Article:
How they survived: “We are lucky that relationships between coworkers are not always frowned upon in our profession,” Erin says. Still, they kept things low key at first, opening up only once things got serious. It helped that he was working for a few different companies when they started dating, so there were a lot of times they weren’t actually working together. But when they do, she’s his supervisor, so “we are always aware of how our actions may be viewed by others,” Erin says.
Where they are now: They got married about a year and half ago and now both work full time for Applied EarthWorks.
Advice for others in budding office romances: Remain aware of how your workplace decisions and actions will be seen by other employees, especially if one of you is the boss. Recognize the good and the bad of working together. “On the good side, we can really relate to each other through our profession and work,” Erin says. On the bad, they sometimes disagree on work subjects, which can lead to fights at home. “We learned early on that we need to NOT bring work home with us.”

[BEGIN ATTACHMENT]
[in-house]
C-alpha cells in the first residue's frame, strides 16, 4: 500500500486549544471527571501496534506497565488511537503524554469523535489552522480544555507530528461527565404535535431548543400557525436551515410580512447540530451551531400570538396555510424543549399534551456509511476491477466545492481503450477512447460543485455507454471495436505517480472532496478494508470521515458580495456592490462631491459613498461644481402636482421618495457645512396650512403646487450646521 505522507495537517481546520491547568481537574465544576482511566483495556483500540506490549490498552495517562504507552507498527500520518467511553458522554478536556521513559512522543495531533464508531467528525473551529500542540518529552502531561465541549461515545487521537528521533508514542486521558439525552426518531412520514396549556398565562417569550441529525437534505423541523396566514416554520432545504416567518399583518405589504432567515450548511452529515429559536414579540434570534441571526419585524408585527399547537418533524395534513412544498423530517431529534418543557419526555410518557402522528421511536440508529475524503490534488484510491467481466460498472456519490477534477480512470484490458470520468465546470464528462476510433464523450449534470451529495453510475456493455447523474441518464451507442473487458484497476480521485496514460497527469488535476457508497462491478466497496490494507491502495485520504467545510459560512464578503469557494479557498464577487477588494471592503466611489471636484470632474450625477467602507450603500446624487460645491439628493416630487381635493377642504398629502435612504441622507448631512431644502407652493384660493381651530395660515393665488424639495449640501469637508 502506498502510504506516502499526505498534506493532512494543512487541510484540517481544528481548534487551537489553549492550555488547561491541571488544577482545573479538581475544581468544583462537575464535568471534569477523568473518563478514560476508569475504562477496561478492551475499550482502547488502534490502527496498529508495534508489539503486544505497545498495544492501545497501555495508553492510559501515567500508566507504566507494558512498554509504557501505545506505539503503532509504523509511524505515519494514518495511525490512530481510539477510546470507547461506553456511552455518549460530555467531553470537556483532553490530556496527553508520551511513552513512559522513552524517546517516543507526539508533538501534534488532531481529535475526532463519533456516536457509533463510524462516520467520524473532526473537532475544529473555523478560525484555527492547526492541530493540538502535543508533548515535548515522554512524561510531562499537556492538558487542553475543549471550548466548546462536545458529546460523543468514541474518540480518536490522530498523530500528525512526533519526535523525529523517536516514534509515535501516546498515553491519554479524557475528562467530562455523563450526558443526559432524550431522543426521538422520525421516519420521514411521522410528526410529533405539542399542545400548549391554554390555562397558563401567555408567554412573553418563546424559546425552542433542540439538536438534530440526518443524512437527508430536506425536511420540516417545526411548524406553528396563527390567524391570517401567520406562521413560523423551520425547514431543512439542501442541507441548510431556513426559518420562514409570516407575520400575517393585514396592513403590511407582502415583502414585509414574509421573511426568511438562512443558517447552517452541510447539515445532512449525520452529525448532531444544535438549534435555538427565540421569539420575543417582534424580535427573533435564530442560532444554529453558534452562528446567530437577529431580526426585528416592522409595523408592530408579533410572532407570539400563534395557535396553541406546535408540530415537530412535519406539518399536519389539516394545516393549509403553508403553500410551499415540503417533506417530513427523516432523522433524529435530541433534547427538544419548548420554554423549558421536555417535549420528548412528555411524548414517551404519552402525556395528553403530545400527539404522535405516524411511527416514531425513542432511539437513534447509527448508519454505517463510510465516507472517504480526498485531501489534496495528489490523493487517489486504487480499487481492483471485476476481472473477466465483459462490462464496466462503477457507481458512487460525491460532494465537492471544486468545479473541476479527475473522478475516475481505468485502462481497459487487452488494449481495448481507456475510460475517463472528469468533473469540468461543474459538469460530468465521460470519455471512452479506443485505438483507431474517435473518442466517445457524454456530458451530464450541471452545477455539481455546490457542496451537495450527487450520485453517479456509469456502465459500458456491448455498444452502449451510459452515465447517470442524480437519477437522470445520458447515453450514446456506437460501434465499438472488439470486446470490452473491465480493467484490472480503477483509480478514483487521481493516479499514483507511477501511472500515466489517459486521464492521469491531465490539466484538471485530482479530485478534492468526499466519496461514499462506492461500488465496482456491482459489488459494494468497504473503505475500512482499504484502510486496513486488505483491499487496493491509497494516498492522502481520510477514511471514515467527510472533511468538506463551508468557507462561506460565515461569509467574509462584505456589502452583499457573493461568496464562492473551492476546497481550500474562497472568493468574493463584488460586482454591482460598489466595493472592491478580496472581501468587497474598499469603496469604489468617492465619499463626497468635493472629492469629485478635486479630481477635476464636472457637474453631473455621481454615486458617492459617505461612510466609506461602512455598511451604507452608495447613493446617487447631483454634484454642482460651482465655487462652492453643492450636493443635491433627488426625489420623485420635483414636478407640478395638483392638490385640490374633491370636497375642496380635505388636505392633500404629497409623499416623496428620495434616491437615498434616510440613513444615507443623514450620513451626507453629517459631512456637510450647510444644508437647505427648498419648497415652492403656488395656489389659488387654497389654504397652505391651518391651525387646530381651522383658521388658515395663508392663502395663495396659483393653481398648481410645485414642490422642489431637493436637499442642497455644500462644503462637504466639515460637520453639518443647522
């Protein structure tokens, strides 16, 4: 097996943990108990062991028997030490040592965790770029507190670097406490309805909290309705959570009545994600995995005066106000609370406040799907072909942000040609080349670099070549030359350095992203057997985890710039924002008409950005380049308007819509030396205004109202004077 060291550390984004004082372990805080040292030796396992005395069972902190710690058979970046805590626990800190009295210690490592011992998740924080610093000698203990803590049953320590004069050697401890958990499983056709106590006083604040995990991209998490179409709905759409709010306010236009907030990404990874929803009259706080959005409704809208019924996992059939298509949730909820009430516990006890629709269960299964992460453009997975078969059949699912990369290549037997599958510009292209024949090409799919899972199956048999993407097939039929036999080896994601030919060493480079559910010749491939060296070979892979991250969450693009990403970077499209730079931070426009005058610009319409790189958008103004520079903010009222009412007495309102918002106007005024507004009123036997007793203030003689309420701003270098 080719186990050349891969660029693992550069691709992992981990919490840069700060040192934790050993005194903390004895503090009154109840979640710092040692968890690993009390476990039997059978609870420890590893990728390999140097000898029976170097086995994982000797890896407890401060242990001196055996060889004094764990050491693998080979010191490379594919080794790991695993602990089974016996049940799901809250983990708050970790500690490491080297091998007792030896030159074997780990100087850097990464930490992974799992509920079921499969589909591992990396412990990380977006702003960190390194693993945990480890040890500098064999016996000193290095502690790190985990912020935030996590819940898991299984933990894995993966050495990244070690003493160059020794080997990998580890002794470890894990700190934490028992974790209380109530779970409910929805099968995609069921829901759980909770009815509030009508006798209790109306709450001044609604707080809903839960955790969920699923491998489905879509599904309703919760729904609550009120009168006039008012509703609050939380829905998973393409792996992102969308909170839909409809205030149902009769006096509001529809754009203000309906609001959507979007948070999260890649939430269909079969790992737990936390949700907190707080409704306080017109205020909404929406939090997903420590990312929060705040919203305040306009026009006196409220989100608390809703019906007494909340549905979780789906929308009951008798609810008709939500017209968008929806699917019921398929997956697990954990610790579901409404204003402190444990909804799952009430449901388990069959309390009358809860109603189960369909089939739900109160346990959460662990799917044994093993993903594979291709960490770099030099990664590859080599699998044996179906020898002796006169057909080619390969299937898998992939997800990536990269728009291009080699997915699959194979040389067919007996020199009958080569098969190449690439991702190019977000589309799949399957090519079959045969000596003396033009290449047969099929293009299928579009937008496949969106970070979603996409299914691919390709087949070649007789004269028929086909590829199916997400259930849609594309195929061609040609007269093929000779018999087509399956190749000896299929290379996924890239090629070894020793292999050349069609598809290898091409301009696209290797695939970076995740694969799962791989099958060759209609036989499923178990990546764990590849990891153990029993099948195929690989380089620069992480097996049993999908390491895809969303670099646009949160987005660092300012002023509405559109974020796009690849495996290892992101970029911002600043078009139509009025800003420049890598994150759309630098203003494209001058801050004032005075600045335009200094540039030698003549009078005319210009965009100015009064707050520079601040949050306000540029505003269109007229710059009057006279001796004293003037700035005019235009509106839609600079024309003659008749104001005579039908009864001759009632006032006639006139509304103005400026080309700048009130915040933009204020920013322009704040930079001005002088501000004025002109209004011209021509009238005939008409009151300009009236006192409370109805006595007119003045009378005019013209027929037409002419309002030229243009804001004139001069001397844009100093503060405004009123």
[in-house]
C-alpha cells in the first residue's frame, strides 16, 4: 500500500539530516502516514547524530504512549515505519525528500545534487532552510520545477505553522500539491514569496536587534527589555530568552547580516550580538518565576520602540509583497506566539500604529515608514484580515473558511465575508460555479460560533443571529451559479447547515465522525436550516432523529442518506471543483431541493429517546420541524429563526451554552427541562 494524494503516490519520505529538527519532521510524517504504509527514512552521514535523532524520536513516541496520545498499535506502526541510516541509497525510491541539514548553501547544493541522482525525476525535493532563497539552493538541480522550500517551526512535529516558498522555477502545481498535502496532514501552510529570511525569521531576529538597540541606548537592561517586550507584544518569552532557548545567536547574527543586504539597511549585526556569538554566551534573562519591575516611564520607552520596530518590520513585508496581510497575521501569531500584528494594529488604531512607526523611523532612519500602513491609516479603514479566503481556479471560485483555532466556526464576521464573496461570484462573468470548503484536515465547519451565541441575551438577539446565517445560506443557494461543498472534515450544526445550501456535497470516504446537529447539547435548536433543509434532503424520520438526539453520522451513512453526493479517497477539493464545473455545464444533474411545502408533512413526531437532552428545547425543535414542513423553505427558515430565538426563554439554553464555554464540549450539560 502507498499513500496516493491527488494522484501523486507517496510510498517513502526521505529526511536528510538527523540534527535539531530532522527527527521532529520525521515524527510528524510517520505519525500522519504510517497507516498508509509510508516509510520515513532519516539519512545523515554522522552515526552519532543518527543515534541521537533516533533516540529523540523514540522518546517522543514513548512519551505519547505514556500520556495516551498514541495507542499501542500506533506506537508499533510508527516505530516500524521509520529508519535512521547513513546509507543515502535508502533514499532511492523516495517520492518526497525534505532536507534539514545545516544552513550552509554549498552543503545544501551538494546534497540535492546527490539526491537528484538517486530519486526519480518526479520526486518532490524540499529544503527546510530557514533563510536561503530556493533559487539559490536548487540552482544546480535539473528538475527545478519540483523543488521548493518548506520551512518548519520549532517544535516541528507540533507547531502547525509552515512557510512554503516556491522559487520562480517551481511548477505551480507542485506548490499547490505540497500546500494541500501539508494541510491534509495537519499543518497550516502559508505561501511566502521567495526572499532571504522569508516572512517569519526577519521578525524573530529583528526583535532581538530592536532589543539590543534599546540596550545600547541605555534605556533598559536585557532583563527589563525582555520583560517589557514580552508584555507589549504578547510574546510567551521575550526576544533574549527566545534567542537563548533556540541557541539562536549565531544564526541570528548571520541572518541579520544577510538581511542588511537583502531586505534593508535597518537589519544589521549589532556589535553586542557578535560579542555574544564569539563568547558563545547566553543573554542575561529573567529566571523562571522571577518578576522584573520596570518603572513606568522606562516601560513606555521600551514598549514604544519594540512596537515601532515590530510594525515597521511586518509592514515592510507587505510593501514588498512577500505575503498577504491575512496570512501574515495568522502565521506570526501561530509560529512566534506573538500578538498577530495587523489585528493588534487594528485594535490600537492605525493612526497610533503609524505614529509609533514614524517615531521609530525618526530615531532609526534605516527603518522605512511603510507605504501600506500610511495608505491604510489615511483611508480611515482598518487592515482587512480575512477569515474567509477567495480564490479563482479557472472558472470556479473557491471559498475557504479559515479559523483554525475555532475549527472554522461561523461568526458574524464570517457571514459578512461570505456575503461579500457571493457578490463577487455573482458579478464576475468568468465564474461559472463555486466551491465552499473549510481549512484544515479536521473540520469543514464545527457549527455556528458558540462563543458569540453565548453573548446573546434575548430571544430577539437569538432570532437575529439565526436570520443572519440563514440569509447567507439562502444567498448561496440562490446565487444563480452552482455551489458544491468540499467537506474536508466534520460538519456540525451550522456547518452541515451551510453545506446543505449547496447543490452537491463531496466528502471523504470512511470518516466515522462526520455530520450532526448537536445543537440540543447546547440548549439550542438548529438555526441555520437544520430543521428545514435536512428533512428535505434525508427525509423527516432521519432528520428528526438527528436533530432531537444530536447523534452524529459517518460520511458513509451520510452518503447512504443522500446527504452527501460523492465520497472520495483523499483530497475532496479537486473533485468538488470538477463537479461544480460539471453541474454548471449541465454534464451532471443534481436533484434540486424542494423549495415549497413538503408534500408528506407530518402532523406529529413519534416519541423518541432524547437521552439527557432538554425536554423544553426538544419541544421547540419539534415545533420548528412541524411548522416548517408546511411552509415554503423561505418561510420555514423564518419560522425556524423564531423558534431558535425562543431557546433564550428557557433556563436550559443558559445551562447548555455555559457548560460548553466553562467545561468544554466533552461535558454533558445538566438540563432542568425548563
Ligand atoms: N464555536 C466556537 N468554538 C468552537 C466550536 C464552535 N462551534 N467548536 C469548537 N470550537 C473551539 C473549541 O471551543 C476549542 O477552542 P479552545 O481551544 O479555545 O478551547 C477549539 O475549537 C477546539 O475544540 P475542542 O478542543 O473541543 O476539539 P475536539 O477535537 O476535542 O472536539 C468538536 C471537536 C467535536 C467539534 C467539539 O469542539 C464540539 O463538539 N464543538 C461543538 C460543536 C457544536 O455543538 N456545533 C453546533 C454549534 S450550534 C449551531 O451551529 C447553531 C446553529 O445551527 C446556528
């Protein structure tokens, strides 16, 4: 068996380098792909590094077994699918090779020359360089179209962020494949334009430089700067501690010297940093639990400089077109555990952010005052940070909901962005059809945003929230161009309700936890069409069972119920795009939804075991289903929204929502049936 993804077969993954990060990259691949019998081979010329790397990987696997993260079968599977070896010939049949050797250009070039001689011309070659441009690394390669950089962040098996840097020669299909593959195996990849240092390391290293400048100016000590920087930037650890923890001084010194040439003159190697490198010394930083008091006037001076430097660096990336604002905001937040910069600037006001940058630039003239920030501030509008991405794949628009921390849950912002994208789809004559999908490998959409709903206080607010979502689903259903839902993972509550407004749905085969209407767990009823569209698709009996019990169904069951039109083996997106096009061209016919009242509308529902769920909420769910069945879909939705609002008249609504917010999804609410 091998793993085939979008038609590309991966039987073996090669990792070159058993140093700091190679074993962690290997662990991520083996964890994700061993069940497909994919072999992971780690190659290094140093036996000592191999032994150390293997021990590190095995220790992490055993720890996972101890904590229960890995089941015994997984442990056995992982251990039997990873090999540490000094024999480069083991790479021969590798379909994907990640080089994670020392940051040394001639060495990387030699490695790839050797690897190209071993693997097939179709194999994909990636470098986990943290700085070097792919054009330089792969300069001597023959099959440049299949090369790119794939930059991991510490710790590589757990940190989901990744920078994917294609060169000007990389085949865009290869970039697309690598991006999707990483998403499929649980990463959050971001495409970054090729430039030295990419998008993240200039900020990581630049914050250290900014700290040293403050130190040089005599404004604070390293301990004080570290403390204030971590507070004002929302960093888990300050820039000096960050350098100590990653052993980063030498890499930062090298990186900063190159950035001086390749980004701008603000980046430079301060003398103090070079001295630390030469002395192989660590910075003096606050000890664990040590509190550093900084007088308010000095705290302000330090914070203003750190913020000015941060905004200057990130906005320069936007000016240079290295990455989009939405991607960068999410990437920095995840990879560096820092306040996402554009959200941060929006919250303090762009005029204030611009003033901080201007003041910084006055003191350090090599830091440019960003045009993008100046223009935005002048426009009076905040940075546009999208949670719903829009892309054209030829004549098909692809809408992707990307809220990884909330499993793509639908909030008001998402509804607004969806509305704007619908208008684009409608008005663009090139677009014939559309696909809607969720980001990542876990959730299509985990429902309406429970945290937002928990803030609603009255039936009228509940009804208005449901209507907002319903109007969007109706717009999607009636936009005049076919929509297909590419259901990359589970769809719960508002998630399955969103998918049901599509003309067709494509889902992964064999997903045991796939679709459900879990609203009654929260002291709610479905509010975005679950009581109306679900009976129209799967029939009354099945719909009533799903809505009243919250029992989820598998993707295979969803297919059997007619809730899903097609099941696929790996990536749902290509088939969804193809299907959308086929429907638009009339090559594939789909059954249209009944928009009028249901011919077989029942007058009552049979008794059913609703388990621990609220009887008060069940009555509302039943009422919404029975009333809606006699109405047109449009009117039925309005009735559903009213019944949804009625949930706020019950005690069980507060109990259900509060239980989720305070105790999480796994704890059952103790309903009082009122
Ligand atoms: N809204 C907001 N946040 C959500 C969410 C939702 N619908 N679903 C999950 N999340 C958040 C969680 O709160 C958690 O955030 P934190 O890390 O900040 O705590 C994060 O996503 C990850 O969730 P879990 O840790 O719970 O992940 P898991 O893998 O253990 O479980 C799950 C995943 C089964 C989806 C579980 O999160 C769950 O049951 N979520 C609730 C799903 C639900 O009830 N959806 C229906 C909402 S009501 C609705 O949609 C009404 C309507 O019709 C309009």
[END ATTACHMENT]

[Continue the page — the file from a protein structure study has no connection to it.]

Like what you’ve read? Join Monster to get personalized articles and job recommendations—and to help recruiters find you.
MORE FROM MONSTER: